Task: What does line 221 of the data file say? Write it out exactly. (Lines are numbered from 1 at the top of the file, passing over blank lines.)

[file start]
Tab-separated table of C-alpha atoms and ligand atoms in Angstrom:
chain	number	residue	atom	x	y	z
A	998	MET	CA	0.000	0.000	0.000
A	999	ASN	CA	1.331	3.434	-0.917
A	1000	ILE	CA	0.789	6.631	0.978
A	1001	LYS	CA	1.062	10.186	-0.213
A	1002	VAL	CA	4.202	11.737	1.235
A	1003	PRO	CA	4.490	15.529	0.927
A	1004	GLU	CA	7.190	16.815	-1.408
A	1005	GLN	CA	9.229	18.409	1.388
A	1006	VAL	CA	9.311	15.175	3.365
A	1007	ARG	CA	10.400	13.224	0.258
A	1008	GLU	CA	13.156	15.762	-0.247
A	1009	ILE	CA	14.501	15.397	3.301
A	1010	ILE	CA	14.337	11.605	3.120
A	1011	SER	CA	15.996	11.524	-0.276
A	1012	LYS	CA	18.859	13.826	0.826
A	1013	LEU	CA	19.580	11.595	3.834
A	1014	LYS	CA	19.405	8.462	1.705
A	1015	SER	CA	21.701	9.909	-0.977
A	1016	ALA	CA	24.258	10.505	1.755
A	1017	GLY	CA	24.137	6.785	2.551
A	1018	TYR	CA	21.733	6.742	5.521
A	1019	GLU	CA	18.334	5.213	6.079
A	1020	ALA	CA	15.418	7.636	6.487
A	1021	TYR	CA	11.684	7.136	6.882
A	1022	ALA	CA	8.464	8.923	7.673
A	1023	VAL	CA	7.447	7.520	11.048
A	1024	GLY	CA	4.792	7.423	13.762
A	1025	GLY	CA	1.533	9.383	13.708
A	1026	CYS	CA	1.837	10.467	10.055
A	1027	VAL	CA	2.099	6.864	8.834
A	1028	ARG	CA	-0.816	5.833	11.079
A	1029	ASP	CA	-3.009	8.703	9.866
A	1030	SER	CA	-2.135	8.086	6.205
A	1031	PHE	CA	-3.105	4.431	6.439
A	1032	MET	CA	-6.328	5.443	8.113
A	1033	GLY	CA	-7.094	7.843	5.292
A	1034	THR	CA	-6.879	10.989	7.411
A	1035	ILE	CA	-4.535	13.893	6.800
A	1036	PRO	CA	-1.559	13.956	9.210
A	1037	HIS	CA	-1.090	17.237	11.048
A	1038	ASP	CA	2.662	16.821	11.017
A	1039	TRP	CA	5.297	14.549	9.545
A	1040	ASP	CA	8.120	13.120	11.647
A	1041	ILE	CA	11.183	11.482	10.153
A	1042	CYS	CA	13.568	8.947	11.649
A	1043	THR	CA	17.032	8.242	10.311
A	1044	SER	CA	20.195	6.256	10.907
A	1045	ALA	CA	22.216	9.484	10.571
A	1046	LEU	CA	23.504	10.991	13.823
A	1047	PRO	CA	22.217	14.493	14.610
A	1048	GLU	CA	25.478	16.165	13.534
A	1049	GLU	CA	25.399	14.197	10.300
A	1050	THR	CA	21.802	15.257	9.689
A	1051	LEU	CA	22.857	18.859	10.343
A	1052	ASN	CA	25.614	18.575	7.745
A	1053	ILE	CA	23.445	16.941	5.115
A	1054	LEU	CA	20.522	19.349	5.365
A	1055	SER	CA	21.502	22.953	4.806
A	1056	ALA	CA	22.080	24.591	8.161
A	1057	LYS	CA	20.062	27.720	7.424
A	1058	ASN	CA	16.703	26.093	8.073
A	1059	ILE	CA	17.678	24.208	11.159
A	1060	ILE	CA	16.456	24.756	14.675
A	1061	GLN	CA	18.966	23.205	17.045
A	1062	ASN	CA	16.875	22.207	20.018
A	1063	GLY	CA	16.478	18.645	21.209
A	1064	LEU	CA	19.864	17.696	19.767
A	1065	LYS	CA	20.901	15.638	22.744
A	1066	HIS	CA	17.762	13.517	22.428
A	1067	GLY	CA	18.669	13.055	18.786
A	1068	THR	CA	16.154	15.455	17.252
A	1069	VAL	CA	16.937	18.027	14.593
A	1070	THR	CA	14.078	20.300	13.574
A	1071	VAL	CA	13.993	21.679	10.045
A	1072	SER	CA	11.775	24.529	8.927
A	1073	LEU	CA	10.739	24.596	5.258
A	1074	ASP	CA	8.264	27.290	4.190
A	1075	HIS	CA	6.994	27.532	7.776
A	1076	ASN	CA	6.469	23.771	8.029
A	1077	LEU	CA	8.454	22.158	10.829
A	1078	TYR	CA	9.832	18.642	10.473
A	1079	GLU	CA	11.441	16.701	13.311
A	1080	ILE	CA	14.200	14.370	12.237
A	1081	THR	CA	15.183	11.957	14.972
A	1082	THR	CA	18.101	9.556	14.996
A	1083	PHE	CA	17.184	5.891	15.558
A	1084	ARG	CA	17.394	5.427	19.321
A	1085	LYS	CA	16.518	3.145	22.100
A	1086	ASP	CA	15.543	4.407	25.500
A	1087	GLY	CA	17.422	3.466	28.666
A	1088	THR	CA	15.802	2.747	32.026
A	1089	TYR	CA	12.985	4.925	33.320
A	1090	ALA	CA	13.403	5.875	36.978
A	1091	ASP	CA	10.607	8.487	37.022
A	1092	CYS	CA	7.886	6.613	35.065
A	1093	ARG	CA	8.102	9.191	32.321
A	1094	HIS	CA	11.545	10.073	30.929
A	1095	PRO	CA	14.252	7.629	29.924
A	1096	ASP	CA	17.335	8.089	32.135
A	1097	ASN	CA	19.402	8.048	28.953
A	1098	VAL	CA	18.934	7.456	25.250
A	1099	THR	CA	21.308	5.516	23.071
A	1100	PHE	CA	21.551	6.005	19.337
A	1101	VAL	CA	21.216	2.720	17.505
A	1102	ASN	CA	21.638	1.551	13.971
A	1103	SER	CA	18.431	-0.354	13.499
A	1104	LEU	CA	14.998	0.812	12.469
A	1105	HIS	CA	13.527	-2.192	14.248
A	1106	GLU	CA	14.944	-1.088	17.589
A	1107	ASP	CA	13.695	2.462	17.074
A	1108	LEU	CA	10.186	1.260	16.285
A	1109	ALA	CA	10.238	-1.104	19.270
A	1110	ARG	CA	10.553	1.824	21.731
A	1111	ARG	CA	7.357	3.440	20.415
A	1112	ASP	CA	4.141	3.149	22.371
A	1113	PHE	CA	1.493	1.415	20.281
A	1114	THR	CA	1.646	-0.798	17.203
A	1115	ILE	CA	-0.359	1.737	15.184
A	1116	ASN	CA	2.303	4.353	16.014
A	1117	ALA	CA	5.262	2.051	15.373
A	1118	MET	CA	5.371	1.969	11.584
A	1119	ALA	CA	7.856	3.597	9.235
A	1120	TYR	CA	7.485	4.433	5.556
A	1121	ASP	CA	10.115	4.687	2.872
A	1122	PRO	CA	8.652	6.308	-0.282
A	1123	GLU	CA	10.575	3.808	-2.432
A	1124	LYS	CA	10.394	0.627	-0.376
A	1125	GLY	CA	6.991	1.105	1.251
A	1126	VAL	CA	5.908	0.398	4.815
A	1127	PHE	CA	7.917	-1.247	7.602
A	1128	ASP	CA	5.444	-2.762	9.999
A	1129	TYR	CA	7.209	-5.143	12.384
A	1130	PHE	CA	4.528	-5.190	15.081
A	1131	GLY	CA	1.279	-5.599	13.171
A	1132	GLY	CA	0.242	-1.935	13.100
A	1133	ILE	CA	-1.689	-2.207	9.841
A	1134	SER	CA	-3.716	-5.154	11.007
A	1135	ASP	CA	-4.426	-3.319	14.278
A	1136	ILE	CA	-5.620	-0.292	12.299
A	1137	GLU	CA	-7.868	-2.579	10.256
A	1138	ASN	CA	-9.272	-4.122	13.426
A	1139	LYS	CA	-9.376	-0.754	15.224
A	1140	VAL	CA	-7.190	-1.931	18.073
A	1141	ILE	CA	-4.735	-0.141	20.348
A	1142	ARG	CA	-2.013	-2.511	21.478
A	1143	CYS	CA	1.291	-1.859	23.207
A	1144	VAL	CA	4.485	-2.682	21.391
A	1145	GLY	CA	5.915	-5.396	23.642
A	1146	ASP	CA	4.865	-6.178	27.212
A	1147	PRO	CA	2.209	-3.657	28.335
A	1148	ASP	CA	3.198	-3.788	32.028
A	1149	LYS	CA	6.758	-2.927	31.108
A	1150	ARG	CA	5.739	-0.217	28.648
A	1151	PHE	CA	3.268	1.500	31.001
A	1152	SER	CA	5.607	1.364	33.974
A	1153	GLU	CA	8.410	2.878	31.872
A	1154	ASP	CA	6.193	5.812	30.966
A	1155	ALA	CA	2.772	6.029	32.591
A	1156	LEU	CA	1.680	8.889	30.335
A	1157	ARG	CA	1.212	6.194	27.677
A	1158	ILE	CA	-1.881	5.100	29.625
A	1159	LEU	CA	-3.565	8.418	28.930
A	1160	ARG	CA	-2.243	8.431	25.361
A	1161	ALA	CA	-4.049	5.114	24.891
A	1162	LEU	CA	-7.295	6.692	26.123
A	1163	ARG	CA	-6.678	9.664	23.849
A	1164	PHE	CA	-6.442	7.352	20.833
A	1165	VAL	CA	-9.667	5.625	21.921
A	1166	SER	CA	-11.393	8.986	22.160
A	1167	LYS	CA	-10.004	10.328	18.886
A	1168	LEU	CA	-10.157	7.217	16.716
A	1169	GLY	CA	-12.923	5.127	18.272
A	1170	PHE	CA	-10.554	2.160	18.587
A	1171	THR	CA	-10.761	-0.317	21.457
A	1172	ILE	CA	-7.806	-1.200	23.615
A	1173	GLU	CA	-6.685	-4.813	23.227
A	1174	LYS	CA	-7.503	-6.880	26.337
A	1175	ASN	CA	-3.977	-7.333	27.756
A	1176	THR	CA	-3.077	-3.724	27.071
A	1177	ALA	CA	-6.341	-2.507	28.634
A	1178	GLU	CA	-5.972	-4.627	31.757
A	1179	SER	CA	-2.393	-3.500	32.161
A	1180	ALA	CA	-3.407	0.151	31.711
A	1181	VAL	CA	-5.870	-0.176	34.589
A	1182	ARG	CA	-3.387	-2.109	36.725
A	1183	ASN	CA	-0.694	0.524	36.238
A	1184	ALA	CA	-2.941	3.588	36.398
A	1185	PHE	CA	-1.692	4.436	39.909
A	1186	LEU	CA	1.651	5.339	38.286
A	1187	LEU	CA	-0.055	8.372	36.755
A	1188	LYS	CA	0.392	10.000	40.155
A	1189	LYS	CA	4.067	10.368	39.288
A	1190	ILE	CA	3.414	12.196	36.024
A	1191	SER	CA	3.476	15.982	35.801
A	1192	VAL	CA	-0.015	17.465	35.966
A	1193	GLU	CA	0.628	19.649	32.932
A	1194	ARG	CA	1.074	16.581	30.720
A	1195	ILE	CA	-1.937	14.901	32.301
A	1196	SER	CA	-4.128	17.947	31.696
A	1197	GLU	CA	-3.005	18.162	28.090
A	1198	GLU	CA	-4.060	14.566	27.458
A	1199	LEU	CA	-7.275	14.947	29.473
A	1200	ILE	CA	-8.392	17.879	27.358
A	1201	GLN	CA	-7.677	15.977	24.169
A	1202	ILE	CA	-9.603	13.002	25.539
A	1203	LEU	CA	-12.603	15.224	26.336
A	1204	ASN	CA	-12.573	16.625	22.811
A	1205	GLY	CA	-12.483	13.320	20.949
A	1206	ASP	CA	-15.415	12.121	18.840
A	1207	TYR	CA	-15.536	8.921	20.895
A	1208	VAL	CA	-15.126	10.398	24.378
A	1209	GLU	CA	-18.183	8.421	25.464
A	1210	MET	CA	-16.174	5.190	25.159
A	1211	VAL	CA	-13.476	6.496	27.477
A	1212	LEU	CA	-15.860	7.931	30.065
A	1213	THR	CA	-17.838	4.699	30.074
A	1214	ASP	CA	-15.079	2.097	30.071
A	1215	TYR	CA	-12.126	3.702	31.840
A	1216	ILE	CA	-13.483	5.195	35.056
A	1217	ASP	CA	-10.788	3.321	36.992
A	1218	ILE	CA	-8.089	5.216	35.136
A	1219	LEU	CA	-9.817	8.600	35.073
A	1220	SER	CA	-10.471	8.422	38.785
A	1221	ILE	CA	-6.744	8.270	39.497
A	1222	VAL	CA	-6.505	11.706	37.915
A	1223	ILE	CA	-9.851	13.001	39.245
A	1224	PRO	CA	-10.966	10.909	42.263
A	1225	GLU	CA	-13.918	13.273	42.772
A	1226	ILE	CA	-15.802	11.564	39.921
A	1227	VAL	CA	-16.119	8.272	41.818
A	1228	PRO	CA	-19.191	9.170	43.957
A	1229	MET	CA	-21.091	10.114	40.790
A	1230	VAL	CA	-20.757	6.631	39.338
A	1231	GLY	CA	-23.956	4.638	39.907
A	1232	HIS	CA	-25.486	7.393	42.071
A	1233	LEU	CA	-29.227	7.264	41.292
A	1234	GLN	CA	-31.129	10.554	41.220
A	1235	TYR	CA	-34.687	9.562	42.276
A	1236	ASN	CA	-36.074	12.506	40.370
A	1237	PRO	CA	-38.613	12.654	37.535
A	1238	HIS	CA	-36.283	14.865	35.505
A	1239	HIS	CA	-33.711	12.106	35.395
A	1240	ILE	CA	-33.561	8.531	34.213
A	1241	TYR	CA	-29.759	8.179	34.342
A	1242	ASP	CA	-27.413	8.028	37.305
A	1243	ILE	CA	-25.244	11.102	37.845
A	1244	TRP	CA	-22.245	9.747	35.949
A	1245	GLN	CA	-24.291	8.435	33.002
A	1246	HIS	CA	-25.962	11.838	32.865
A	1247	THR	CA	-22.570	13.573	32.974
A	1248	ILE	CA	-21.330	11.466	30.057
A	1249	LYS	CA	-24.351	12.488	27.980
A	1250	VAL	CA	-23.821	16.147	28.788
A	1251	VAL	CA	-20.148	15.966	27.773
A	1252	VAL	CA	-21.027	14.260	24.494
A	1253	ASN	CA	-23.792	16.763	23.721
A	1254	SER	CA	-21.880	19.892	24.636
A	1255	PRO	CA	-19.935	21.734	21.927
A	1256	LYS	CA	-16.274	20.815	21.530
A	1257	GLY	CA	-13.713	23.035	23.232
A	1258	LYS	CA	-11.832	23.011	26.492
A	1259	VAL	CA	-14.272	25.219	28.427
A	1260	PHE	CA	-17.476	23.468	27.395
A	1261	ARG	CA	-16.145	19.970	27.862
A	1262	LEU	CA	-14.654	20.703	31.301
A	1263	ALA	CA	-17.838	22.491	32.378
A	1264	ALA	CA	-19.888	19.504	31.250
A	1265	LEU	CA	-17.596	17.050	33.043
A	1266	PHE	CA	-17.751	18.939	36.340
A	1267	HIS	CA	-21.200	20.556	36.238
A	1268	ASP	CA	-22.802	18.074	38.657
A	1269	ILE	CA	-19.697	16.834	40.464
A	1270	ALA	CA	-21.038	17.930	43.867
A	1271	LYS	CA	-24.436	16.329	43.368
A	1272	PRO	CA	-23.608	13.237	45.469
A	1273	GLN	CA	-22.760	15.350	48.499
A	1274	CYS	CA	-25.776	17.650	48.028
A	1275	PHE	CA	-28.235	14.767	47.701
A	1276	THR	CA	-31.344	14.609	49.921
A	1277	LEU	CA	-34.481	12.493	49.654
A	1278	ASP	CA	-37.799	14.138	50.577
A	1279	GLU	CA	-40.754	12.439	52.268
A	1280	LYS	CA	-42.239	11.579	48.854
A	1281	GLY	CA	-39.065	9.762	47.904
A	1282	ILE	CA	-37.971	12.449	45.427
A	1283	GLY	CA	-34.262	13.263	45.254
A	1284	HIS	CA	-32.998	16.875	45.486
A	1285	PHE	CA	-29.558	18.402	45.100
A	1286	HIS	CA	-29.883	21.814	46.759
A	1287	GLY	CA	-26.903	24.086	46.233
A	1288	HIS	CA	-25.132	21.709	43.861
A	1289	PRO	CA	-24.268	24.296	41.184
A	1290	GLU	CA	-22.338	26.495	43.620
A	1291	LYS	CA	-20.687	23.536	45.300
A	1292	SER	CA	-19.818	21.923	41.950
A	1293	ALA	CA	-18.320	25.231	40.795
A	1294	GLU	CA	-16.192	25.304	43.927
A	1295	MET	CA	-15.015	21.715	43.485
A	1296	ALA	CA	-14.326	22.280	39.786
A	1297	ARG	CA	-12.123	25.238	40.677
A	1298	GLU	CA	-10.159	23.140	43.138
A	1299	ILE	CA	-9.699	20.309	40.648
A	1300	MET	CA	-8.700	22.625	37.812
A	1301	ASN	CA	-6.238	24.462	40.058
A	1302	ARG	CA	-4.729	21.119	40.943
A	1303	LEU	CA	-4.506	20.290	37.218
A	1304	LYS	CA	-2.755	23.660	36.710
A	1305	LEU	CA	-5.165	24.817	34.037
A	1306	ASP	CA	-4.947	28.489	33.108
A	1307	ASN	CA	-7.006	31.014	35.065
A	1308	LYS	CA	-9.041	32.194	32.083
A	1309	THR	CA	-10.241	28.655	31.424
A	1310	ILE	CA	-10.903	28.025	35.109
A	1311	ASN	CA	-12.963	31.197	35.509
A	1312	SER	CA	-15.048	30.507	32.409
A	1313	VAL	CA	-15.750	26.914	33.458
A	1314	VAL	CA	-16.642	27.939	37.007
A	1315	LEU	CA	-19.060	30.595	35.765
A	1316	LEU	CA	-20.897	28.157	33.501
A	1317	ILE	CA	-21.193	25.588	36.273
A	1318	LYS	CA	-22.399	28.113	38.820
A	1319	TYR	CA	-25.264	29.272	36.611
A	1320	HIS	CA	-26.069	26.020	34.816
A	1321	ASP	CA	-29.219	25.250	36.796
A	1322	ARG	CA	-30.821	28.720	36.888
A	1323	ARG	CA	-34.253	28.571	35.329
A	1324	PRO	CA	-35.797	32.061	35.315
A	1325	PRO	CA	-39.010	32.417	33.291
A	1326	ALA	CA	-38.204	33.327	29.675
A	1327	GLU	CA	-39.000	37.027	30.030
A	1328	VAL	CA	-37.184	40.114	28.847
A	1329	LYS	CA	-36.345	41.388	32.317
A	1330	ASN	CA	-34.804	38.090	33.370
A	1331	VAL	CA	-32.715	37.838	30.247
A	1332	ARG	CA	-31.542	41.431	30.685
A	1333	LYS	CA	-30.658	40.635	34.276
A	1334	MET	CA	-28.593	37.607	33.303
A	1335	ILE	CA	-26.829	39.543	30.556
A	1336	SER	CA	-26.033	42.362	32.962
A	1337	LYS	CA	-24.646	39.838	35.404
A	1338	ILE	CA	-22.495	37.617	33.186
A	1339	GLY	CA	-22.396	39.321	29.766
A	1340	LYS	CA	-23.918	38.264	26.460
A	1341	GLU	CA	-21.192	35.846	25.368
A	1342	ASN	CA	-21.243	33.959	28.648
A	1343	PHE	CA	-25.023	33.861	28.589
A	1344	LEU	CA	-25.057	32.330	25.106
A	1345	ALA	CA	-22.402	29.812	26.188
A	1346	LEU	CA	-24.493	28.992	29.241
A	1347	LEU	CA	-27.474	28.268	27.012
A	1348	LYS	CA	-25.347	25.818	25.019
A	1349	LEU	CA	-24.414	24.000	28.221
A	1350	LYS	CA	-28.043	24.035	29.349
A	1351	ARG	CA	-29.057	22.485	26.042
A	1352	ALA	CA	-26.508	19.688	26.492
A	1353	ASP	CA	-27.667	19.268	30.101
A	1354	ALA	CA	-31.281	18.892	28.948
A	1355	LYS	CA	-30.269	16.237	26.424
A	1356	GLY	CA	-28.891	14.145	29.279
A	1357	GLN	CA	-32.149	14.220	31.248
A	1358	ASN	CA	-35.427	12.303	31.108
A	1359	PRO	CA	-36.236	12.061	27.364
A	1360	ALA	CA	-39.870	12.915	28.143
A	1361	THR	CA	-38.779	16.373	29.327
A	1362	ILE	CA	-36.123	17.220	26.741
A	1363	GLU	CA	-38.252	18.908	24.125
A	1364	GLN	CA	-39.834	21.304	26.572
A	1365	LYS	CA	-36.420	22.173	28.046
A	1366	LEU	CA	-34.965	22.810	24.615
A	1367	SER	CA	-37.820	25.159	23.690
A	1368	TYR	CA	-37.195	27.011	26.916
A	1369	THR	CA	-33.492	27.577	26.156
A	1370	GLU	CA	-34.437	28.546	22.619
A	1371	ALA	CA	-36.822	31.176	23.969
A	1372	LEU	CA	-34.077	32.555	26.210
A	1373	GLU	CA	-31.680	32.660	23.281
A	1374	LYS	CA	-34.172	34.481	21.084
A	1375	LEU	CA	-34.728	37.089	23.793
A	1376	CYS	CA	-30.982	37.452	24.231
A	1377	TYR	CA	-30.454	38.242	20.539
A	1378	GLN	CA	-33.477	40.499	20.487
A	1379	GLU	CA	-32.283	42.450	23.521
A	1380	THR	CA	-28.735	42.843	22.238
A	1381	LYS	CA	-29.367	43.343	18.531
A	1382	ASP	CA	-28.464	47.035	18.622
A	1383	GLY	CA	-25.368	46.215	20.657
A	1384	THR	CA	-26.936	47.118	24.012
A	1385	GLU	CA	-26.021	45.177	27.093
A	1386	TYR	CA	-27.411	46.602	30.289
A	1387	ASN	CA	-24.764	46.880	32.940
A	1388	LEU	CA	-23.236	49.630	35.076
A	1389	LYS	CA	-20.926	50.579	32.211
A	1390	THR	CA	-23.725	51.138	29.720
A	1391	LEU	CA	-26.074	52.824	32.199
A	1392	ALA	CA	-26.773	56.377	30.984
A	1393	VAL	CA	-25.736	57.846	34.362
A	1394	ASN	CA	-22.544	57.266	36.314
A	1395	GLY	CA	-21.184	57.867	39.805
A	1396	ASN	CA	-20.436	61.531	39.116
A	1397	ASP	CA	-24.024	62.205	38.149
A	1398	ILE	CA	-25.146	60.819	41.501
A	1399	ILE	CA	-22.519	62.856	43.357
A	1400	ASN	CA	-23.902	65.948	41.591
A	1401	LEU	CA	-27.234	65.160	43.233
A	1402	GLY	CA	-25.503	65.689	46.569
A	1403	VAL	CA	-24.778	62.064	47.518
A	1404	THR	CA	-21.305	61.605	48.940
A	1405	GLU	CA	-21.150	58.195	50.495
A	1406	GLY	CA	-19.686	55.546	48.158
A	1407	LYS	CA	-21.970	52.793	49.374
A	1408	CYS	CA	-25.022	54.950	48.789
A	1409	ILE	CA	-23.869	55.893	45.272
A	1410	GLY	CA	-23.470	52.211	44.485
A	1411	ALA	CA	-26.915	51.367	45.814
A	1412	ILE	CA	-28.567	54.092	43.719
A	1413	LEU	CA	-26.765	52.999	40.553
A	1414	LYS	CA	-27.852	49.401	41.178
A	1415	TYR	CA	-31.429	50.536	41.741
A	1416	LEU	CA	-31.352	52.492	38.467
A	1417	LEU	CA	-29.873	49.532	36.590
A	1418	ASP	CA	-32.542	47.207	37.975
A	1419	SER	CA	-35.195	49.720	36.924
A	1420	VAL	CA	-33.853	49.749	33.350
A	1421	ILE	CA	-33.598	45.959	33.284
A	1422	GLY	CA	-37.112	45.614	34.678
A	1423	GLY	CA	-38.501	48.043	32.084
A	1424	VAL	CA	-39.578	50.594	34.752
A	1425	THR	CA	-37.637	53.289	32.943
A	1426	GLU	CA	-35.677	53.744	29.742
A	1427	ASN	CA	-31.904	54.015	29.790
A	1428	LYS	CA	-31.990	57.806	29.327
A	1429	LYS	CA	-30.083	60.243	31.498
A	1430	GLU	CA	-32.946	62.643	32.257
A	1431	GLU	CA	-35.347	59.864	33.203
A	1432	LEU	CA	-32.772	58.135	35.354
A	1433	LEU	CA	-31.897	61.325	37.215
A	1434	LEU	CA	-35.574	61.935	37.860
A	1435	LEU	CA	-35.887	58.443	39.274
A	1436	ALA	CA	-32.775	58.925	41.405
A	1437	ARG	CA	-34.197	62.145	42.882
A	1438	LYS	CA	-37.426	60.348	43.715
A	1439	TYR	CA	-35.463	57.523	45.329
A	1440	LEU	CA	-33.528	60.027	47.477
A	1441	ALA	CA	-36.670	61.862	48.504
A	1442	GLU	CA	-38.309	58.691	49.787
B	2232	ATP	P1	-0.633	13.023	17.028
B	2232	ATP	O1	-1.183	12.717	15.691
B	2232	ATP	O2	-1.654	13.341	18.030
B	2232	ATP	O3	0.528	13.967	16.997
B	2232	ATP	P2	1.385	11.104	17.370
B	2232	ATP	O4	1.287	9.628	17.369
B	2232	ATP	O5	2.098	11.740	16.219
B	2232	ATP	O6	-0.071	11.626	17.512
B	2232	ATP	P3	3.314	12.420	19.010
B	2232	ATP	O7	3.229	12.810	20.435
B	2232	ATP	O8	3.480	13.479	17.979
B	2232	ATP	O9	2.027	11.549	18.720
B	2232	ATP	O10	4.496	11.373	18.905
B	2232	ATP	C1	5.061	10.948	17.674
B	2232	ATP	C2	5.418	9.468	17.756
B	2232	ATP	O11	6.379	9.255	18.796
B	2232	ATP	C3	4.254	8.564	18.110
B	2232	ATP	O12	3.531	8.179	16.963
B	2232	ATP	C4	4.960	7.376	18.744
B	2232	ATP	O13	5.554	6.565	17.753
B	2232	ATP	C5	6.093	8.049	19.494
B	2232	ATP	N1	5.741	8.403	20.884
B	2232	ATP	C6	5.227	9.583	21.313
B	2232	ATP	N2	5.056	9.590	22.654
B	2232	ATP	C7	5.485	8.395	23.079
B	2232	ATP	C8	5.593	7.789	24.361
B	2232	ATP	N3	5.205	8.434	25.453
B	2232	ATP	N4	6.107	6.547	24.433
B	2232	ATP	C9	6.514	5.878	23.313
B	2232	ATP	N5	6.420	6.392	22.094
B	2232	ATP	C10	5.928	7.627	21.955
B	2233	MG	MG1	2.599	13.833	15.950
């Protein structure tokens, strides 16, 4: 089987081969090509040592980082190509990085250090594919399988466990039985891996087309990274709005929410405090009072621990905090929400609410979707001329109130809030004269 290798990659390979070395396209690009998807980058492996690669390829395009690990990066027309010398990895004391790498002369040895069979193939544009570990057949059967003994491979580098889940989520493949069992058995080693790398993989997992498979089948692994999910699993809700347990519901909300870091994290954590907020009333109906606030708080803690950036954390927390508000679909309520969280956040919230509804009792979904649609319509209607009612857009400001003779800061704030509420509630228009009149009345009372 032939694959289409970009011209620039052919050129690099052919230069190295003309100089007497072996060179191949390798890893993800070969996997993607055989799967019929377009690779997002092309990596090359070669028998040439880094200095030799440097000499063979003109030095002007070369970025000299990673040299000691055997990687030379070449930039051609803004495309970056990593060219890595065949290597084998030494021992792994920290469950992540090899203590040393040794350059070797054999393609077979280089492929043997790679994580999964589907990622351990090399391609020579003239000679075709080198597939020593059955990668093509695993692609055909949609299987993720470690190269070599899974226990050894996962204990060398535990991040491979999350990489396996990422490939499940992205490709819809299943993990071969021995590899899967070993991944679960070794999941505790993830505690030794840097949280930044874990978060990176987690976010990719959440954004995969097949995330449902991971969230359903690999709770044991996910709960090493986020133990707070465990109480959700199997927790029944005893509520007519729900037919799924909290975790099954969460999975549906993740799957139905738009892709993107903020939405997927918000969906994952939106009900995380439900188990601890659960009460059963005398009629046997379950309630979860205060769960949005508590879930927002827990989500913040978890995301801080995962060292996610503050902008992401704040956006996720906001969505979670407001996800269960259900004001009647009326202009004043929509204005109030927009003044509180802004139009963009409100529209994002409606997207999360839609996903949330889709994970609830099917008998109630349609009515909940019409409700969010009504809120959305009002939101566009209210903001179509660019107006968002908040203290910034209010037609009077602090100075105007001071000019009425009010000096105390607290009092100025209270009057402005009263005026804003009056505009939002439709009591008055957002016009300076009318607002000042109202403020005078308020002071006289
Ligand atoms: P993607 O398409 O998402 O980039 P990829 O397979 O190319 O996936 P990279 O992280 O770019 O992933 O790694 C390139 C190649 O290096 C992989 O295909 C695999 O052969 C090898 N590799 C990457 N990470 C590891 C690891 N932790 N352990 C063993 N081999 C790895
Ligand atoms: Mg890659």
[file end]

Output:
A	1216	ILE	CA	-13.483	5.195	35.056